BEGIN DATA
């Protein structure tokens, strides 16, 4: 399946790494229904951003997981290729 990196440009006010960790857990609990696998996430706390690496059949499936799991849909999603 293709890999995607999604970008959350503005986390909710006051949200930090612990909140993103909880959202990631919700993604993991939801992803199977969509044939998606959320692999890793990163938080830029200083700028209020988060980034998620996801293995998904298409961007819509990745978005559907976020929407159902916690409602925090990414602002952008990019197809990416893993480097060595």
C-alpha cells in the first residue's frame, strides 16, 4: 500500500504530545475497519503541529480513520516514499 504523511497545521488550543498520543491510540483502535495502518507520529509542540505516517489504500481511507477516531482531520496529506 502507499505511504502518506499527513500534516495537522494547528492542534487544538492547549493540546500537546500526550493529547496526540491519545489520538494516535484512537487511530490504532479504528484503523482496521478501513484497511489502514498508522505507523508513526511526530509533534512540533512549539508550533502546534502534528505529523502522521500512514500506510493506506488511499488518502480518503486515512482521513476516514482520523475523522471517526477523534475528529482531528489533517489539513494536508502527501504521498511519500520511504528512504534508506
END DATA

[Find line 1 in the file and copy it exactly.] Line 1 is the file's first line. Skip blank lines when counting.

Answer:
């Protein structure tokens, strides 16, 4: 399946790494229904951003997981290729 990196440009006010960790857990609990696998996430706390690496059949499936799991849909999603 293709890999995607999604970008959350503005986390909710006051949200930090612990909140993103909880959202990631919700993604993991939801992803199977969509044939998606959320692999890793990163938080830029200083700028209020988060980034998620996801293995998904298409961007819509990745978005559907976020929407159902916690409602925090990414602002952008990019197809990416893993480097060595």